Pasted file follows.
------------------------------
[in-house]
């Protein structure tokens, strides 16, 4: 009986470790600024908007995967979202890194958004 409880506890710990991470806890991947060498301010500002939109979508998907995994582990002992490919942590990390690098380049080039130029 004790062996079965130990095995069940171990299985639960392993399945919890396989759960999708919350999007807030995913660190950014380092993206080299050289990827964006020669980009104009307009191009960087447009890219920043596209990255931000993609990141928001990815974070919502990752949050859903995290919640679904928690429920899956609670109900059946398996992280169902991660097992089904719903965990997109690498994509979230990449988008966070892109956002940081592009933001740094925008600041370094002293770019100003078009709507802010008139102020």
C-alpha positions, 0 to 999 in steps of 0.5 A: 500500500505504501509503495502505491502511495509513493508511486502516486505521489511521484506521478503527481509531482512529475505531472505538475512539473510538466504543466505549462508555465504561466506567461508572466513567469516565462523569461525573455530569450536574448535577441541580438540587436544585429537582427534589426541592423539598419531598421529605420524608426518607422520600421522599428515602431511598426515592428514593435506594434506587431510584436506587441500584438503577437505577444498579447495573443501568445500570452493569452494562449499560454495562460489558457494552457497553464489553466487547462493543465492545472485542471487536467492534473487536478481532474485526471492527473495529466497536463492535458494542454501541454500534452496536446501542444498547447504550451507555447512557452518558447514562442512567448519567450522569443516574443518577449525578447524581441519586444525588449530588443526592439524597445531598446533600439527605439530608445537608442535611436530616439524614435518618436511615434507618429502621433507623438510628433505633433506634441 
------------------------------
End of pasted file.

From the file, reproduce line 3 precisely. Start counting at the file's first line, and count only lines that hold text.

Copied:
C-alpha positions, 0 to 999 in steps of 0.5 A: 500500500505504501509503495502505491502511495509513493508511486502516486505521489511521484506521478503527481509531482512529475505531472505538475512539473510538466504543466505549462508555465504561466506567461508572466513567469516565462523569461525573455530569450536574448535577441541580438540587436544585429537582427534589426541592423539598419531598421529605420524608426518607422520600421522599428515602431511598426515592428514593435506594434506587431510584436506587441500584438503577437505577444498579447495573443501568445500570452493569452494562449499560454495562460489558457494552457497553464489553466487547462493543465492545472485542471487536467492534473487536478481532474485526471492527473495529466497536463492535458494542454501541454500534452496536446501542444498547447504550451507555447512557452518558447514562442512567448519567450522569443516574443518577449525578447524581441519586444525588449530588443526592439524597445531598446533600439527605439530608445537608442535611436530616439524614435518618436511615434507618429502621433507623438510628433505633433506634441 